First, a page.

Originally Posted by AmericanPride View Post
If all these factors are the same, but one aircraft costs X amount more than another aircraft, then in order to be cost effective that aircraft must also see a proportional increase in its combat power.
I doubt many blue suiters would agree. I'm a retired and retarded no suit wearer and I sure don''t. Your problem in that statement is the "if"...
Quote:
Whether or not they used it for expenses elsewhere doesn't matter, since that money paid for overseas combat expenses in totality.
That implies that you do not believe money spent elsewhere has any or much application to combat power...

I advised caution on your assumptions. This response adds to my belief that your study will likely not do what you wish it to do. Howsomeever, the best of Irish luck to ye...
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Old 04-28-2012   #18
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USAF Maintenance and Procurement Outlays, and Combat Inventory


Now, just a quick note, the outlay figures are different from the last graph because in this one I am using the total obligation authority (TOA), which contains all budget authority (the numbers used in the previous graph), and authorized credits and transfers from other accounts. I think this provides a more accurate picture of USAF sustainability (the ratio between number of aircraft and costs). The inventory is shrinking while its sustainability cost is increasing. I suspect that this will become more profound when the F-35 enters service. In this aircraft's particular case, the USAF intends to purchase between 1,000 and 1,300 aircraft, well below the 1,600 platforms necessary to not diminish America's air power. And, already, the procurement process is facing cost overruns, delays in acquisition, and diminishing orders, which will only push the outlays and inventory size further apart.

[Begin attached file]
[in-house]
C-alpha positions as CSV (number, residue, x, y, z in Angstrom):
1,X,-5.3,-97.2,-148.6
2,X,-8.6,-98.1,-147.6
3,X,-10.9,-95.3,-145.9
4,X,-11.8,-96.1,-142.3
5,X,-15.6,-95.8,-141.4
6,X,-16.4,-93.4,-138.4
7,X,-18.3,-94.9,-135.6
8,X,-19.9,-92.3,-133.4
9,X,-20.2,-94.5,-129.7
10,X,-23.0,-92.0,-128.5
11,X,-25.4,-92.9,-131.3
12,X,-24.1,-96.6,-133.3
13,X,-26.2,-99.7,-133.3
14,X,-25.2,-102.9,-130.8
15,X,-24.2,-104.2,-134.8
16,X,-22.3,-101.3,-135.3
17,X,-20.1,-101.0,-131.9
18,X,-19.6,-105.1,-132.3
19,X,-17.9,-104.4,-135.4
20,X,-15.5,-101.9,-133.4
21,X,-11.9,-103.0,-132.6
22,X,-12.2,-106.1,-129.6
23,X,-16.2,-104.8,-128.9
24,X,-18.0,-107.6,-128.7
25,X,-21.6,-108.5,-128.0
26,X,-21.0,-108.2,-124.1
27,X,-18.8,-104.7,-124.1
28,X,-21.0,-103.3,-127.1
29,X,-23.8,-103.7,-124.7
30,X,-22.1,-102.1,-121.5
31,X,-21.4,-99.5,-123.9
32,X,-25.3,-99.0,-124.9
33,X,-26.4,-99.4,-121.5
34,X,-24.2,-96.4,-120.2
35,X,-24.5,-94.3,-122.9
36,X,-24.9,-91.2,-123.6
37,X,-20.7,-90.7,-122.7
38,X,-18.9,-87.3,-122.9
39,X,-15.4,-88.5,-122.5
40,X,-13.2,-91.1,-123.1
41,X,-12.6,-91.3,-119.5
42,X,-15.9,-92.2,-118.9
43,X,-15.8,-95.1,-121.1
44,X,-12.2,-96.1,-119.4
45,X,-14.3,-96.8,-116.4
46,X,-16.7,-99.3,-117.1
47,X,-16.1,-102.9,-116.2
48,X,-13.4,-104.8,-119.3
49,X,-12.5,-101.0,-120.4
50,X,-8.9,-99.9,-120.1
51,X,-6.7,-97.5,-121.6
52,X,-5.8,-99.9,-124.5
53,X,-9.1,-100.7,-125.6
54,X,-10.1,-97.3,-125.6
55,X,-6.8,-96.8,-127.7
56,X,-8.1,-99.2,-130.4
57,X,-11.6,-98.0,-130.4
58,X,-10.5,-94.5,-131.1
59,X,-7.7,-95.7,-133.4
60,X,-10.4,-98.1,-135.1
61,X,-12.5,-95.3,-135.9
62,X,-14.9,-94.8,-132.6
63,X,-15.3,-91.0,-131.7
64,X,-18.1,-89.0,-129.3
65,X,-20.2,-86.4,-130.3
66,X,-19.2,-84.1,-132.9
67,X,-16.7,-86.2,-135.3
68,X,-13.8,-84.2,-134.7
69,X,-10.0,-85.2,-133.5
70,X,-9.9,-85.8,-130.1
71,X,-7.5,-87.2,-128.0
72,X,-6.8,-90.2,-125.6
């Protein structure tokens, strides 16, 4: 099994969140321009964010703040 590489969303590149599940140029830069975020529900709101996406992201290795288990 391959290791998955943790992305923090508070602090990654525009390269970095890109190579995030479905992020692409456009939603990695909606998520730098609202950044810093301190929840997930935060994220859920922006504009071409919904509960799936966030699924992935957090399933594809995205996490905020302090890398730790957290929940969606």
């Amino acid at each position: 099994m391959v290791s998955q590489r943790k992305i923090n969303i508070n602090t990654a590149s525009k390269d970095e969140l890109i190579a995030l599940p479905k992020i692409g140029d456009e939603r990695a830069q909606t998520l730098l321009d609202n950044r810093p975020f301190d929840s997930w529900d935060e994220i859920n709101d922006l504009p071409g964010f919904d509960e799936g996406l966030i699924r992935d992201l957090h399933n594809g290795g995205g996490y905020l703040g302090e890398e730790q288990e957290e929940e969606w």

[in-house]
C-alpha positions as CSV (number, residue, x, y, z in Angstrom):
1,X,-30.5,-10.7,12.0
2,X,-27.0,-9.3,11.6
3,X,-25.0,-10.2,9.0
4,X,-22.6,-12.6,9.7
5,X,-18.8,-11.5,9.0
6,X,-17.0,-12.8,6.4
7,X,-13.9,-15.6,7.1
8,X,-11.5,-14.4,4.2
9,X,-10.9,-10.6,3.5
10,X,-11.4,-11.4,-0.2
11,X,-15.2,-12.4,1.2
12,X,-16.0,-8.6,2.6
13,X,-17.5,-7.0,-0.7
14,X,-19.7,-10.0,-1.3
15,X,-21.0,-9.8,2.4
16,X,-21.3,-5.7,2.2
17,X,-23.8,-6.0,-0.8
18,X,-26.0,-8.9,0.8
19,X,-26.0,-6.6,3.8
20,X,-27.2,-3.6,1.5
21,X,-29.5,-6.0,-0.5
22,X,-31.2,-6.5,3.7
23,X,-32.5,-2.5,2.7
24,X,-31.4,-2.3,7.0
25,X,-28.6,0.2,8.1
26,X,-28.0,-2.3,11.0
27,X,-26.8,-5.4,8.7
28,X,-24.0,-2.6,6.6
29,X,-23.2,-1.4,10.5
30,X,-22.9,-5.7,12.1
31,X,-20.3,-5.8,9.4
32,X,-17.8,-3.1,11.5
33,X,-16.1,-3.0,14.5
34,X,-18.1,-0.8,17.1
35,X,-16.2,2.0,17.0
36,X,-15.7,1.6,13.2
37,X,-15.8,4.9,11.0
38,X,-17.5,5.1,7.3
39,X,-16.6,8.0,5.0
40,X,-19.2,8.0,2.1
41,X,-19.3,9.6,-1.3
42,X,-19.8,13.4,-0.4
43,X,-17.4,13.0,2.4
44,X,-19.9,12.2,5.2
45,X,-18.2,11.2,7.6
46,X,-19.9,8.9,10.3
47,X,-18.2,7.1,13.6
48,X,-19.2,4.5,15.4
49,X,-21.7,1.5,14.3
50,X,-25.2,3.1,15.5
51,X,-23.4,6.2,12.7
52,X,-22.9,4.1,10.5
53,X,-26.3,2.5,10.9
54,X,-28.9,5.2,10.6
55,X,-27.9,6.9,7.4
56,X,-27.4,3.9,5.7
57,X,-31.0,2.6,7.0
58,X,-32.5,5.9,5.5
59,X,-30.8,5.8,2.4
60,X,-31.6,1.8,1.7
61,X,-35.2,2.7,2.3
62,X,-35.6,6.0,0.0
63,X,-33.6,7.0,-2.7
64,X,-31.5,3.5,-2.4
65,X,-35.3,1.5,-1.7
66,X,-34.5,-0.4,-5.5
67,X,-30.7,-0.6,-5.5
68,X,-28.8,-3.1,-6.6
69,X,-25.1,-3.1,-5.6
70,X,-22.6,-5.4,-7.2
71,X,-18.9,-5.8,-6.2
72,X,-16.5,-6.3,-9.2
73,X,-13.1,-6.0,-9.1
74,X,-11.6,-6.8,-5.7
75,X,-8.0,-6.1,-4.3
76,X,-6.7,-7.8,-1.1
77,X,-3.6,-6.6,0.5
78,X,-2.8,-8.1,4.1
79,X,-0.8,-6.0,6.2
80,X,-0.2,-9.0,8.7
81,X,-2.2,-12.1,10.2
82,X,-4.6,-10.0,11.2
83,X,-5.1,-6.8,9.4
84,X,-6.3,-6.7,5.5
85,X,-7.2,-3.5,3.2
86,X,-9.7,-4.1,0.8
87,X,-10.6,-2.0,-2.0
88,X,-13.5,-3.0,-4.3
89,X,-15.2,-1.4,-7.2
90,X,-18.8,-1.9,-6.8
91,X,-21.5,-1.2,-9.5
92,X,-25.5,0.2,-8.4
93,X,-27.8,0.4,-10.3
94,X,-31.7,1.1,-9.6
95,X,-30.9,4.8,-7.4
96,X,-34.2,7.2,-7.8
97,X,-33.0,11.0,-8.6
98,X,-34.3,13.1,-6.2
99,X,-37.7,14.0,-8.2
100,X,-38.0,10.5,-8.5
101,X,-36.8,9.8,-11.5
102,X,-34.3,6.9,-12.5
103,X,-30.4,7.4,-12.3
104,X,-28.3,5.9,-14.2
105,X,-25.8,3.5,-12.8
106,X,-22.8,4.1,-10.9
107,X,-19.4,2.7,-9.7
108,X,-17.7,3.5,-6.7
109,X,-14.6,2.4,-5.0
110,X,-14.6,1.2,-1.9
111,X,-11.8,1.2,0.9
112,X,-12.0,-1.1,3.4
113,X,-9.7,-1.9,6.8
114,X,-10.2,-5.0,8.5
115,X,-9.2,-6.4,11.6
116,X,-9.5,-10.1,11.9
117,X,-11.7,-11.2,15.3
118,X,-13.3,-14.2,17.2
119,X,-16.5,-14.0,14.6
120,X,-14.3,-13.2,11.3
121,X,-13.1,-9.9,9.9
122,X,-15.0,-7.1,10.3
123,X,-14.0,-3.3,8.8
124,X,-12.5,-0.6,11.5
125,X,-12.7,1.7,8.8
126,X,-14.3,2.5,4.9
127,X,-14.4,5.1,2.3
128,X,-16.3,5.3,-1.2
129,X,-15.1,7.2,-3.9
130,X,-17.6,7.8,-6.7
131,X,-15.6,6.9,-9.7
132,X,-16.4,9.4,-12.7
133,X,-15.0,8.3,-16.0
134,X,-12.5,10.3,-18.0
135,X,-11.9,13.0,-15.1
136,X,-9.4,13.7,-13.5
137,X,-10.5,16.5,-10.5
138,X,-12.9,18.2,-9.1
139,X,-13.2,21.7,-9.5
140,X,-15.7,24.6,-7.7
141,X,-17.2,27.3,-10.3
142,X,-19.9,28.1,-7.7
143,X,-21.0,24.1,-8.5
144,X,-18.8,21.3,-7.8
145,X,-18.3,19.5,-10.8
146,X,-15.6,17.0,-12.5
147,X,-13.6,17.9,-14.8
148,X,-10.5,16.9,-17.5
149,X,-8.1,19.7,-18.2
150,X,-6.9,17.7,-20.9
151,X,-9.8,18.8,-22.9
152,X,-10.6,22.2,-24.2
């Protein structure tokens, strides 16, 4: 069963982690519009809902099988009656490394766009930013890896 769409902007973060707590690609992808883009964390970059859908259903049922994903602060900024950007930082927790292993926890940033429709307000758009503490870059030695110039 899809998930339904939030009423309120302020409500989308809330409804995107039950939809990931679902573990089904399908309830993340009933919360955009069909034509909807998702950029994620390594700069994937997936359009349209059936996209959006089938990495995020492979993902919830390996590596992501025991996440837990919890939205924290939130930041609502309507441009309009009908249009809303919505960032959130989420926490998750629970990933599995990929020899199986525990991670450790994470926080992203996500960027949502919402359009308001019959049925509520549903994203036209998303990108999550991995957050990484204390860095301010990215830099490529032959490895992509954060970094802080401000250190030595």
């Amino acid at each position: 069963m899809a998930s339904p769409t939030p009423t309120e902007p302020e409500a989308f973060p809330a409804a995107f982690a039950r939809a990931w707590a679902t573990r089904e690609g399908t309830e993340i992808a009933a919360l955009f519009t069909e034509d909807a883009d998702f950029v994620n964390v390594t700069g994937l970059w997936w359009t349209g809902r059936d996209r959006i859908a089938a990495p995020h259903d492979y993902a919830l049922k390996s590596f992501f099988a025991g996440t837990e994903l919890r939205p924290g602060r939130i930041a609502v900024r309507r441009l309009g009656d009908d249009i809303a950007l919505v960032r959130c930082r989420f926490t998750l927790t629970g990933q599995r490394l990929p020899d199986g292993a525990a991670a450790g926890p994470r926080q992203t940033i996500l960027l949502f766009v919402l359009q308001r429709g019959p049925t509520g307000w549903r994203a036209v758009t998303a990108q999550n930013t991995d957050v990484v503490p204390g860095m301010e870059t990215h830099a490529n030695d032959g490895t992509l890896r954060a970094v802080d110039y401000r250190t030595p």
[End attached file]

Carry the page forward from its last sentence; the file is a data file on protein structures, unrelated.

At what point does this trend become a national security risk? What is the future of air power threats (not only peer competitors, but also the development and proliferation of air defense systems)? How long can the USAF (and the US economy) sustain a prolonged conflict with intense air power competitiveness?